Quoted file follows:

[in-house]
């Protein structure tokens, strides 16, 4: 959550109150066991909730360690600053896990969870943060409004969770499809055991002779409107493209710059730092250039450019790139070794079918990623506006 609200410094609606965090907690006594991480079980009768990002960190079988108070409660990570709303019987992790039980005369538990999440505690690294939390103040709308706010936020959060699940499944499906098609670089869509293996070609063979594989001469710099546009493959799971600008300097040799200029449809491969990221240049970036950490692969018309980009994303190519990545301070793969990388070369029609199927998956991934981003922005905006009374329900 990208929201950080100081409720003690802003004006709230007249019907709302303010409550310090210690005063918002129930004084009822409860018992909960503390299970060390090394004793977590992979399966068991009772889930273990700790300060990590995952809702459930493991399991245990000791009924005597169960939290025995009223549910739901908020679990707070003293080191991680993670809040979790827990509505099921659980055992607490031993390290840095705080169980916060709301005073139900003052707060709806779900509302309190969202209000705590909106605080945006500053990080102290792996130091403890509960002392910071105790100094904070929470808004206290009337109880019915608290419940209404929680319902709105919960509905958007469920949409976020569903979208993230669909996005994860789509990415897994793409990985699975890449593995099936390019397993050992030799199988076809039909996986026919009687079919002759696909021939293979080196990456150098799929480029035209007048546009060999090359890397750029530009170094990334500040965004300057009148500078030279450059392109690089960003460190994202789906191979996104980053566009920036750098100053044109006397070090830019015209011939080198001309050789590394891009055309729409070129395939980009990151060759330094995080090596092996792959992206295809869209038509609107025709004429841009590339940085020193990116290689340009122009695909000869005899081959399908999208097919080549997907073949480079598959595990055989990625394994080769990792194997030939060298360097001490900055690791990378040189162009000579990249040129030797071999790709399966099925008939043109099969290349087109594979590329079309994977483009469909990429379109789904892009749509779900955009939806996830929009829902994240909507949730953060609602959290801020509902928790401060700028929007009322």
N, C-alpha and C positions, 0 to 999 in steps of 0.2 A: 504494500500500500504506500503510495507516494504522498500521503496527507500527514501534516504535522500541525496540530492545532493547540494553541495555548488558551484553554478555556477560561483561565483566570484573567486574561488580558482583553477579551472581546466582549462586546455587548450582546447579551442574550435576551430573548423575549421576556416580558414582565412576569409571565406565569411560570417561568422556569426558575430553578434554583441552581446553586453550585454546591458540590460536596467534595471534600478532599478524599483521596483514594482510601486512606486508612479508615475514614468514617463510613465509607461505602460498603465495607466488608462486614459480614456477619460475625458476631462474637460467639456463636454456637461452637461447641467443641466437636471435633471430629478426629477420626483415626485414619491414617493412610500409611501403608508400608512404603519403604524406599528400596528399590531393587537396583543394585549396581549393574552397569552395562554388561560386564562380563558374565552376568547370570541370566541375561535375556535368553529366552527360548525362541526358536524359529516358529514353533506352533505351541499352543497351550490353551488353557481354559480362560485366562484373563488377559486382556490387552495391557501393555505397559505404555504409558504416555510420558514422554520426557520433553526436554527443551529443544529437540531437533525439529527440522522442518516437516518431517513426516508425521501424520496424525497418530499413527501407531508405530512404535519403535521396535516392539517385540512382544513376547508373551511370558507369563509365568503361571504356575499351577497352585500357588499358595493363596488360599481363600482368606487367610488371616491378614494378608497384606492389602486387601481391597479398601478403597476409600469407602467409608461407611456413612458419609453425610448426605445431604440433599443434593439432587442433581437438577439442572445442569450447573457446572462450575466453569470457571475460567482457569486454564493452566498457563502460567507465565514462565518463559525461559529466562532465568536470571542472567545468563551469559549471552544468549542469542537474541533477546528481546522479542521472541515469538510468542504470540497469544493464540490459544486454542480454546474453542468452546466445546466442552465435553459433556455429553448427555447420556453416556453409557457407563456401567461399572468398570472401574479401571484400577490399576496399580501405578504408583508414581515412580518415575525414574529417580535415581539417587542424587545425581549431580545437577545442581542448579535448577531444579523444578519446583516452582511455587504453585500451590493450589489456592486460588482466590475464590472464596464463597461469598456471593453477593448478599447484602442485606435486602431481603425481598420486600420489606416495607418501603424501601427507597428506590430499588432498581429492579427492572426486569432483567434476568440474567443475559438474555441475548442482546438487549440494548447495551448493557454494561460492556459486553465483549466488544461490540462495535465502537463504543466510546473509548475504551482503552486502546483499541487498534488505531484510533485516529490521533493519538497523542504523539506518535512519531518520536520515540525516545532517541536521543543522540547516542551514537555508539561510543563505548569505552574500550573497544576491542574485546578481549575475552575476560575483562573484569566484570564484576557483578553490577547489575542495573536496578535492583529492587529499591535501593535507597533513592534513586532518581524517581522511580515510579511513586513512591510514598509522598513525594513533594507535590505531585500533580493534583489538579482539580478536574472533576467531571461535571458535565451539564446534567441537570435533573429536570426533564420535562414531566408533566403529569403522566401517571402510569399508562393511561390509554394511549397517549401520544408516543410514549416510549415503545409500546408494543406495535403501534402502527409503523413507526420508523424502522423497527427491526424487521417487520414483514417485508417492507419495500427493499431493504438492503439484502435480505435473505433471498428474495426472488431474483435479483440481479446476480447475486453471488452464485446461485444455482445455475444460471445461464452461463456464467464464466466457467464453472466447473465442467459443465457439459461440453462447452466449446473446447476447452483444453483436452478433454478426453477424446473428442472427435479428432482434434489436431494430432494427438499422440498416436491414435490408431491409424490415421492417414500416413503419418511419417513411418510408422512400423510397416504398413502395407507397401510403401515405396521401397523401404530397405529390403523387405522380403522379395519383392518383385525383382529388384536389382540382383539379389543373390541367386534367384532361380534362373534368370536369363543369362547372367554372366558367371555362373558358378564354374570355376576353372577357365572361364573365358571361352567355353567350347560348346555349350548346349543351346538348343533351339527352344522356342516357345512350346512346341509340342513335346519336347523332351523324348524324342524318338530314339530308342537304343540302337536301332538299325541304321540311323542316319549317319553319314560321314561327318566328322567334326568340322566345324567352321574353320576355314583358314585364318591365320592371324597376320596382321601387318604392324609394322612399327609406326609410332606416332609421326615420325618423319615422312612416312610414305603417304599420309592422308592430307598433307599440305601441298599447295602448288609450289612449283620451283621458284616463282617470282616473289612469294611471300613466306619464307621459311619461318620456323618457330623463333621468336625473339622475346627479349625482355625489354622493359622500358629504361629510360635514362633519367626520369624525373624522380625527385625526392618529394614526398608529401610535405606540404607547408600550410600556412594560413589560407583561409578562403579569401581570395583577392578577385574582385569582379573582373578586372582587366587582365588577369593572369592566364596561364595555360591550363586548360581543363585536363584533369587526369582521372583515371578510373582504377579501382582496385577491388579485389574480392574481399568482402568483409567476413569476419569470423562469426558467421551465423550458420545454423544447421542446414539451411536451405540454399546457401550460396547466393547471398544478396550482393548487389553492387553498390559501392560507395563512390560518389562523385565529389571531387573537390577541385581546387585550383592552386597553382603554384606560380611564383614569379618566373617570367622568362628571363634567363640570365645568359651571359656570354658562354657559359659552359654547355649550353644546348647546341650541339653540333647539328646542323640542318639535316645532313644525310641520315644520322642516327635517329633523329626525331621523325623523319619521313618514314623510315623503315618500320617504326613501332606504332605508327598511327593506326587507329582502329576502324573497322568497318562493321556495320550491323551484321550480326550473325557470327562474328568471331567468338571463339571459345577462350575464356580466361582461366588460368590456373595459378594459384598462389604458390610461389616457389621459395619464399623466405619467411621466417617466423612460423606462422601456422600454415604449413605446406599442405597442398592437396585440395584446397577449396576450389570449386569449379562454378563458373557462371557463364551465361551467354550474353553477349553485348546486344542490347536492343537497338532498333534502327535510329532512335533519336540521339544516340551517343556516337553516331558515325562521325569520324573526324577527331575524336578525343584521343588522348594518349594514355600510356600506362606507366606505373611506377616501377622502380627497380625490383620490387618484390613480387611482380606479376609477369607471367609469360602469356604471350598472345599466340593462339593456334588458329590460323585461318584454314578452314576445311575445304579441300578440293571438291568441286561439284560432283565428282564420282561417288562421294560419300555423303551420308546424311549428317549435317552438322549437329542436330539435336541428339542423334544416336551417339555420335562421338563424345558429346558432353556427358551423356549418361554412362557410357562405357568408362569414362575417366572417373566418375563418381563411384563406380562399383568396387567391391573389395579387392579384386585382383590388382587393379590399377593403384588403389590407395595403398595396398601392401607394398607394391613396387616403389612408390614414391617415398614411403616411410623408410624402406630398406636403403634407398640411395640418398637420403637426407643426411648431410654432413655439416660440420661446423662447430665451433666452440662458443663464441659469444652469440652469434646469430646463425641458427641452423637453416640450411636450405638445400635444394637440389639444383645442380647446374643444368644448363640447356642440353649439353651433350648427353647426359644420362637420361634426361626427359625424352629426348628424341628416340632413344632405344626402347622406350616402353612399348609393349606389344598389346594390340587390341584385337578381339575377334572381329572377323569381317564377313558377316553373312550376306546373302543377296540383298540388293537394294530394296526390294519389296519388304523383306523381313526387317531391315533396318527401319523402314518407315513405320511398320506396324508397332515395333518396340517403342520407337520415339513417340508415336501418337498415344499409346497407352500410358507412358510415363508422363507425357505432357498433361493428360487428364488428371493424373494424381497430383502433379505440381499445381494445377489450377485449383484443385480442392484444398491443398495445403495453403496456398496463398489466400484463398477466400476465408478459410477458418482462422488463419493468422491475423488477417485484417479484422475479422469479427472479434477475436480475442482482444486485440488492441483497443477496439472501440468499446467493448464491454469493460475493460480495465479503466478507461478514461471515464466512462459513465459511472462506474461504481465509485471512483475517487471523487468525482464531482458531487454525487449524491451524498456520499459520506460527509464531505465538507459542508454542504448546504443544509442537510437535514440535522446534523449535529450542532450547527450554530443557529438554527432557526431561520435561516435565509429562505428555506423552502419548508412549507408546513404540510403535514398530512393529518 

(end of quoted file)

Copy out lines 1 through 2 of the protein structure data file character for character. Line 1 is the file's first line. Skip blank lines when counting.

[in-house]
């Protein structure tokens, strides 16, 4: 959550109150066991909730360690600053896990969870943060409004969770499809055991002779409107493209710059730092250039450019790139070794079918990623506006 609200410094609606965090907690006594991480079980009768990002960190079988108070409660990570709303019987992790039980005369538990999440505690690294939390103040709308706010936020959060699940499944499906098609670089869509293996070609063979594989001469710099546009493959799971600008300097040799200029449809491969990221240049970036950490692969018309980009994303190519990545301070793969990388070369029609199927998956991934981003922005905006009374329900 990208929201950080100081409720003690802003004006709230007249019907709302303010409550310090210690005063918002129930004084009822409860018992909960503390299970060390090394004793977590992979399966068991009772889930273990700790300060990590995952809702459930493991399991245990000791009924005597169960939290025995009223549910739901908020679990707070003293080191991680993670809040979790827990509505099921659980055992607490031993390290840095705080169980916060709301005073139900003052707060709806779900509302309190969202209000705590909106605080945006500053990080102290792996130091403890509960002392910071105790100094904070929470808004206290009337109880019915608290419940209404929680319902709105919960509905958007469920949409976020569903979208993230669909996005994860789509990415897994793409990985699975890449593995099936390019397993050992030799199988076809039909996986026919009687079919002759696909021939293979080196990456150098799929480029035209007048546009060999090359890397750029530009170094990334500040965004300057009148500078030279450059392109690089960003460190994202789906191979996104980053566009920036750098100053044109006397070090830019015209011939080198001309050789590394891009055309729409070129395939980009990151060759330094995080090596092996792959992206295809869209038509609107025709004429841009590339940085020193990116290689340009122009695909000869005899081959399908999208097919080549997907073949480079598959595990055989990625394994080769990792194997030939060298360097001490900055690791990378040189162009000579990249040129030797071999790709399966099925008939043109099969290349087109594979590329079309994977483009469909990429379109789904892009749509779900955009939806996830929009829902994240909507949730953060609602959290801020509902928790401060700028929007009322």